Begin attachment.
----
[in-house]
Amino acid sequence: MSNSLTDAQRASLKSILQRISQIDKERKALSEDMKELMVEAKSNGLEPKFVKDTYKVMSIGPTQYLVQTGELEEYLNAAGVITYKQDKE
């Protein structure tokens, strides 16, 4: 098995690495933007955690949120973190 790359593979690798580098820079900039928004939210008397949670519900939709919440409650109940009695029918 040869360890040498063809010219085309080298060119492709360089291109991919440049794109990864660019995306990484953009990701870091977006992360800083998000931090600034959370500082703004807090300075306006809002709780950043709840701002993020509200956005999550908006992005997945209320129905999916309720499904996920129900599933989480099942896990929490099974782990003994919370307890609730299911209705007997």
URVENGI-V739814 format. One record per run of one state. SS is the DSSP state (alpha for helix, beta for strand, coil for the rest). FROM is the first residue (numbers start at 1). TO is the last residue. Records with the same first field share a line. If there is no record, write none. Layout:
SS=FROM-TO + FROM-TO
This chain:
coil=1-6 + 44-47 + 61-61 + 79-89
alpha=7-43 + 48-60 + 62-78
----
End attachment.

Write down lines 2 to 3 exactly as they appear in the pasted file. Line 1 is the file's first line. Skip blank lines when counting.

Amino acid sequence: MSNSLTDAQRASLKSILQRISQIDKERKALSEDMKELMVEAKSNGLEPKFVKDTYKVMSIGPTQYLVQTGELEEYLNAAGVITYKQDKE
């Protein structure tokens, strides 16, 4: 098995690495933007955690949120973190 790359593979690798580098820079900039928004939210008397949670519900939709919440409650109940009695029918 040869360890040498063809010219085309080298060119492709360089291109991919440049794109990864660019995306990484953009990701870091977006992360800083998000931090600034959370500082703004807090300075306006809002709780950043709840701002993020509200956005999550908006992005997945209320129905999916309720499904996920129900599933989480099942896990929490099974782990003994919370307890609730299911209705007997």